Ask Your NC Legislator to Oppose HB 795

The NC General Assembly is proposing to gut the law (SEPA) that requires consideration of environmental costs and benefits when public money is spent or public land is used. This law has helped us expose wasteful projects that would harm the Catawba River and allowed us time to work out a better solution, including unnecessary inter-basin transfers and wasteful highway projects that would increase sprawl.

Ask Your NC Legislator to Oppose HB 795

IBT Hearing

April 20, 2015

(The following description was prepared by Cassie Gavin and Molly Diggins with the NC Chapter of the Sierra Club)

What is SEPA?

In 1969, the US Congress passed one of the nation’s great environmental laws, NEPA, or the National Environmental Policy Act. In 1971, the North Carolina General Assembly enacted and Gov. Bob Scott signed into law the NC Environmental Policy Act of 1971, known as SEPA. House Bill 795 would gut this fundamental state environmental program, leaving a shell in place.

SEPA offers North Carolinians the assurance that when public funds are spent or public land is used, the environmental impacts, and costs & benefits of a project are assessed, and alternatives considered. It offers taxpayer protection as well as environmental protection. It also ensures transparency, safeguarding the public’s right to know. It requires bureaucrats to consult the public before finalizing major decisions.

SEPA protects taxpayers by requiring disclosure when taxpayer funds are used on projects with environmental impacts. Adopted in 1971, SEPA requires environmental assessment for projects that potentially have a significant environmental impact, need a state approval (such as a permit), and involve either the use of public funds or public lands. Unlike its federal counterpart (the National Environmental Policy Act or "NEPA"), the state law has never applied to privately funded development projects no matter how significant the environmental impact. To require an EIS under SEPA, there must be some public investment (by either state or local government) or use of public land. Typical projects requiring an assessment under SEPA would be an interbasin transfer of water, a new wastewater treatment plant; a county landfill; a major development project on state-owned submerged lands.

“…it shall be the policy of the State to seek, for all of its citizens, safe, healthful, productive and aesthetically pleasing surroundings; to attain the widest range of beneficial uses of the environment without degradation, risk to health or safety; and to preserve the important historic and cultural elements of our common inheritance.”

The NC Environmental Policy Act of 1971

HB 795 would severely limit the number of projects requiring an environmental assessment under North Carolina’s Environmental Policy Act.

● House Bill 795 proposes to limit SEPA review to projects involving $20 million or more in public funding or land-disturbing activity affecting 20 acres or more of public land. Many public infrastructure projects would likely fall below these thresholds. Controversial proposals for use of state-owned marshes and state parks could also avoid SEPA review because -- whatever the other impacts of the project - an assessment would only be required for land-disturbing activity that permanently alters the landscape and affects 20 acres or more.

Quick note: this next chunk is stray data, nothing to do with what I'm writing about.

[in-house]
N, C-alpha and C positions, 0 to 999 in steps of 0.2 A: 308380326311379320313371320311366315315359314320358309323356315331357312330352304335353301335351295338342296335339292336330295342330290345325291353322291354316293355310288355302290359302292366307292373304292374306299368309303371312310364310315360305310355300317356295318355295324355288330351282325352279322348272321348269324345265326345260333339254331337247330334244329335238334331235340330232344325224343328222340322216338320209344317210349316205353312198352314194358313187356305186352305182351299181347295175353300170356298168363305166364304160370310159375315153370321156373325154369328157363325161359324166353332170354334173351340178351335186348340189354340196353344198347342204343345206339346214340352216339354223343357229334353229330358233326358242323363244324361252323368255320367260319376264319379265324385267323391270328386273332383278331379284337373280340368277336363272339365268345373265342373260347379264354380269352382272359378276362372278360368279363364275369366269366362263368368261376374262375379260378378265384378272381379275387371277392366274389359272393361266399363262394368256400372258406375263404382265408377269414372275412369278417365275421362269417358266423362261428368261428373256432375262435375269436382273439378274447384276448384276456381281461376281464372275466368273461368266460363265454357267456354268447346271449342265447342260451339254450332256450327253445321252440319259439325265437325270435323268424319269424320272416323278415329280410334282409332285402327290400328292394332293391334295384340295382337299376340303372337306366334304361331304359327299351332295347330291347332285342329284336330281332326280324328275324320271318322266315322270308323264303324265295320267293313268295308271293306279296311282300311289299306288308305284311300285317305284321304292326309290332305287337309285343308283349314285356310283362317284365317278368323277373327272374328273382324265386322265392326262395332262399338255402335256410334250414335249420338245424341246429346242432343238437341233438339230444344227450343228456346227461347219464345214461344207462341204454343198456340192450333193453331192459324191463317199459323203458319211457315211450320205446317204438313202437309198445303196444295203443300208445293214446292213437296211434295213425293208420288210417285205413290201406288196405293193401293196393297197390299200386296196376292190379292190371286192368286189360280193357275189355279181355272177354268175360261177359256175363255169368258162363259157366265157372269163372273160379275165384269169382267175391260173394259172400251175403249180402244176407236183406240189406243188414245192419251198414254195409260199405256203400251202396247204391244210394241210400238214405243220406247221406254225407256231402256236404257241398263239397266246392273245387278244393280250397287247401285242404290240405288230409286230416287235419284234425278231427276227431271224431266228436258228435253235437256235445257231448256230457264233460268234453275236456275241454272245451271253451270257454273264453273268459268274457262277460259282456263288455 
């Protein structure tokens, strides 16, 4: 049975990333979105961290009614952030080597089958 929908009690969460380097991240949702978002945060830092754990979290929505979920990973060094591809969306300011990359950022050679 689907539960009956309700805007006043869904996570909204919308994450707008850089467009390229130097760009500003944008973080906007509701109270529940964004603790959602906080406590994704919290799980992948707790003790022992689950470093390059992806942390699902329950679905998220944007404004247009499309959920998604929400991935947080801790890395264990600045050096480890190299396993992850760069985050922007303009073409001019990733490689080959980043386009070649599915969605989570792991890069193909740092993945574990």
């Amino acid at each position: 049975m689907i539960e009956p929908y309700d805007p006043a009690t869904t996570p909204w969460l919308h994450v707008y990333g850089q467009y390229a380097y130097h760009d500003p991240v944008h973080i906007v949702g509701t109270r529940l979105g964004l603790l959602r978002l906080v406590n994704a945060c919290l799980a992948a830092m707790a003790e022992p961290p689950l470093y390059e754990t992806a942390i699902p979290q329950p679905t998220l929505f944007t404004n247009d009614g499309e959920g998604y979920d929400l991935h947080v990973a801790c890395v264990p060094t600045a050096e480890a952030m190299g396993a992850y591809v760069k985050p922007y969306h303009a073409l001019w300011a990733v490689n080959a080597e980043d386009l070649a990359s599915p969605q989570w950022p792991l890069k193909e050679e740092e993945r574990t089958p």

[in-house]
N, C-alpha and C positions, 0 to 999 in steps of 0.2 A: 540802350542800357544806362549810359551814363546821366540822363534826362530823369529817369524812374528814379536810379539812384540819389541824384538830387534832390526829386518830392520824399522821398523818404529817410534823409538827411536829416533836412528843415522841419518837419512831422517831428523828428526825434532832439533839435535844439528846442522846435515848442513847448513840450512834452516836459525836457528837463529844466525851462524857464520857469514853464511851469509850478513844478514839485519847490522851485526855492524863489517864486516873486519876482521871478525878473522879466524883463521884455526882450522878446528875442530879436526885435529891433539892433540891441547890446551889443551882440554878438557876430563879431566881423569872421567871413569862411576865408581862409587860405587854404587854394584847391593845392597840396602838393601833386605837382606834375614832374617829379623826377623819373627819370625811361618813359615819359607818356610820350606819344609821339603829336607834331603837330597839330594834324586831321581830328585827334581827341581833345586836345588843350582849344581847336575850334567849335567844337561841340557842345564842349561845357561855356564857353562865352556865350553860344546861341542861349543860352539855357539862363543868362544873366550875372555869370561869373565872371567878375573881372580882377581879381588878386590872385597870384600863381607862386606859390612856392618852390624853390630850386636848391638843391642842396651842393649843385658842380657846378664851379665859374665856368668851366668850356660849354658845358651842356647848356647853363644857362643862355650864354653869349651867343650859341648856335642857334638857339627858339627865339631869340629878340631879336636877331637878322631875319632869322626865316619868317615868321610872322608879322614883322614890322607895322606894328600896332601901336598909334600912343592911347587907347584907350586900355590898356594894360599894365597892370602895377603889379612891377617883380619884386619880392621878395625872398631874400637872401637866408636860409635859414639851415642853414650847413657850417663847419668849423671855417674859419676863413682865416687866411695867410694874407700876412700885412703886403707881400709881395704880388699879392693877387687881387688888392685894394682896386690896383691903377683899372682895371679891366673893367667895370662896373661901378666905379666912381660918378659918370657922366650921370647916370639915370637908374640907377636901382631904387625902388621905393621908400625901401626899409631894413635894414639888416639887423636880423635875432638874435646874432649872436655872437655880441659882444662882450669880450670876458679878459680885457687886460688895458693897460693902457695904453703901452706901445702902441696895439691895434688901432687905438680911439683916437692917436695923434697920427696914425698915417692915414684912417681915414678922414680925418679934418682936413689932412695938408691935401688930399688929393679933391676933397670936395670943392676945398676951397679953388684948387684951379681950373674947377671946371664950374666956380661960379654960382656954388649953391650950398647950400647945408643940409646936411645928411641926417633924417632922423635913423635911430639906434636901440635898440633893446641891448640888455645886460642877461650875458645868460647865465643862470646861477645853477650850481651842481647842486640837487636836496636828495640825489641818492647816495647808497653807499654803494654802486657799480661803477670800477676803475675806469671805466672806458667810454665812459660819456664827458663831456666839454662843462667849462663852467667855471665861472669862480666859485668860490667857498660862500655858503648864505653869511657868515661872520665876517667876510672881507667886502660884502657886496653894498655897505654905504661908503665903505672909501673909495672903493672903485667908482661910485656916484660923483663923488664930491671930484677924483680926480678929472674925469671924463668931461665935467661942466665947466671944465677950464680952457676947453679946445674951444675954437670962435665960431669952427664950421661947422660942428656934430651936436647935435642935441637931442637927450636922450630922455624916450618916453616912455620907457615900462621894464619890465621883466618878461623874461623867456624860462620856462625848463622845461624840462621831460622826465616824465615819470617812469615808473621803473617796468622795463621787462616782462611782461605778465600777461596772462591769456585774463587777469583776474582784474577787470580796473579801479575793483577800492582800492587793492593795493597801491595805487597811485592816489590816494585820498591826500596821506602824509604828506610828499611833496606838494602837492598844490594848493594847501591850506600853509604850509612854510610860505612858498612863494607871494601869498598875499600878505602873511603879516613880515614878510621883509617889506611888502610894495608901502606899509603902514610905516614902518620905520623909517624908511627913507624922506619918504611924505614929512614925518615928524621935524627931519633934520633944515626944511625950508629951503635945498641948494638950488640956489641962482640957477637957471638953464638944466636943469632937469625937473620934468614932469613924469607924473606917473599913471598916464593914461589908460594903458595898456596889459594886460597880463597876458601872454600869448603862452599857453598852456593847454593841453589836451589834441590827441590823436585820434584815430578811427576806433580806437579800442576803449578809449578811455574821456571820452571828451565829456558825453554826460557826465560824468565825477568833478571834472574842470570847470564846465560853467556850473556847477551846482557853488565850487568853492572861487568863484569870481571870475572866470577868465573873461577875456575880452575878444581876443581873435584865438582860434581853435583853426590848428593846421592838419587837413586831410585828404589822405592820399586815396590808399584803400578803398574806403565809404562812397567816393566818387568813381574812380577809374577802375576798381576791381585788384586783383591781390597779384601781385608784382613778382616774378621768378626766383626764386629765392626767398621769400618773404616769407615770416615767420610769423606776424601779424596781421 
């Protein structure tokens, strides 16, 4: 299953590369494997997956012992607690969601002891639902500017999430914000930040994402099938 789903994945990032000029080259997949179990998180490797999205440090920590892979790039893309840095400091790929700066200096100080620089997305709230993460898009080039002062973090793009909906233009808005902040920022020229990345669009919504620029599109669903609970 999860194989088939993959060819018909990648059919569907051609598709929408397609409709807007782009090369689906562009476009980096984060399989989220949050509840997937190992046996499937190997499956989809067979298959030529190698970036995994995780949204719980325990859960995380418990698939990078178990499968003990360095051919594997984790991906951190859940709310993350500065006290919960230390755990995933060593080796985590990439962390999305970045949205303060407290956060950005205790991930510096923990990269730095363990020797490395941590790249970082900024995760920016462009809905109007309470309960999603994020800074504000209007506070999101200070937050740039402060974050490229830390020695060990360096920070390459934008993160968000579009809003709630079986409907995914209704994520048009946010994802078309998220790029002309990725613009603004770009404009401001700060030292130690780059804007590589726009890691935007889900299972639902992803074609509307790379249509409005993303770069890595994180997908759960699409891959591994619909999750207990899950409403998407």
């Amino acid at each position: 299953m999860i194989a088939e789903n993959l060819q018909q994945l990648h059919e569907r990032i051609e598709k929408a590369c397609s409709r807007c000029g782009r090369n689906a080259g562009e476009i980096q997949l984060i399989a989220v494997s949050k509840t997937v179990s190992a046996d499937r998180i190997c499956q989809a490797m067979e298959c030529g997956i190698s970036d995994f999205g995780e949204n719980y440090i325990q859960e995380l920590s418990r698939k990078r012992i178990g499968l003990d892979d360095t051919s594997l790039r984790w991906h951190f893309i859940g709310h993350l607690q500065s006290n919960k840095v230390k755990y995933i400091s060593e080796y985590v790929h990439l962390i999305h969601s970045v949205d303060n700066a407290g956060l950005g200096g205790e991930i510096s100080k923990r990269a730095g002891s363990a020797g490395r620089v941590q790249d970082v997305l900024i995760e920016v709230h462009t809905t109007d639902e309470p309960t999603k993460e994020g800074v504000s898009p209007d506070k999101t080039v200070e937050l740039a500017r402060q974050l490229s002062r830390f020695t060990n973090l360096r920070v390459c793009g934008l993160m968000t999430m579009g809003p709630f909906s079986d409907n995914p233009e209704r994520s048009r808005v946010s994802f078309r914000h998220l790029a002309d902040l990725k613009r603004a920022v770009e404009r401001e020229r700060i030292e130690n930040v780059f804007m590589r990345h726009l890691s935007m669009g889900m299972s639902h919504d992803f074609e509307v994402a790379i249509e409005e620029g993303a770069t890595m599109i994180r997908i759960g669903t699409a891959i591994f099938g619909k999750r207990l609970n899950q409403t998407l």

● Even projects that exceed the new size and funding thresholds, may avoid environmental review because HB 795 provides additional SEPA exemptions if a project receives one of several types of other state approvals. But some of the approvals listed in the bill, such as a certificate of convenience and necessity for a public utility project, do not involve any environmental review.

● The bill also narrows the scope of the assessment and the public’s right to know the impacts of a project. Under the bill, the assessment would only describe direct project impacts -- eliminating consideration of indirect and cumulative impacts. Indirect impacts – such as flooding of nearby properties that could result from changes in the landscape – can be just as significant as direct impacts.

● Projects exempted from the EIS requirement would still need necessary environmental permits, but permit reviews tend to be narrower than an EIS. The EIS evaluates environmental impacts of a project as a whole -- which can include consideration of noise, traffic, endangered species, historic sites, and effects on minority and low income communities as well as natural resource impacts.

● Projects requiring a federal permit could still trigger NEPA review, but what North Carolinians stand to lose is a comprehensive review and public input process on projects that do not require a federal permit - which may include some landfill projects and inter-basin transfers.

● Passage of HB 795 would result in many projects avoiding any environmental and cost/benefit review even if tens of millions in taxpayer funding were being used. SEPA offers North Carolinians the assurance that when public funds are spent, the environmental impact of a project is assessed, and alternatives considered. It offers taxpayer protection as well as environmental protection. It also ensures transparency, safeguarding the public’s right to know. This change would not be fair to taxpayers and would reduce government transparency at a time when people are looking for more, not less, disclosure of how public funds are used.

Sponsors: Reps.Torbett, Hager, Millis

For more information please contact Cassie Gavin, Director of Government Affairs, NC Chapter Sierra Club,, (919) 833-8467 (ext. 104)

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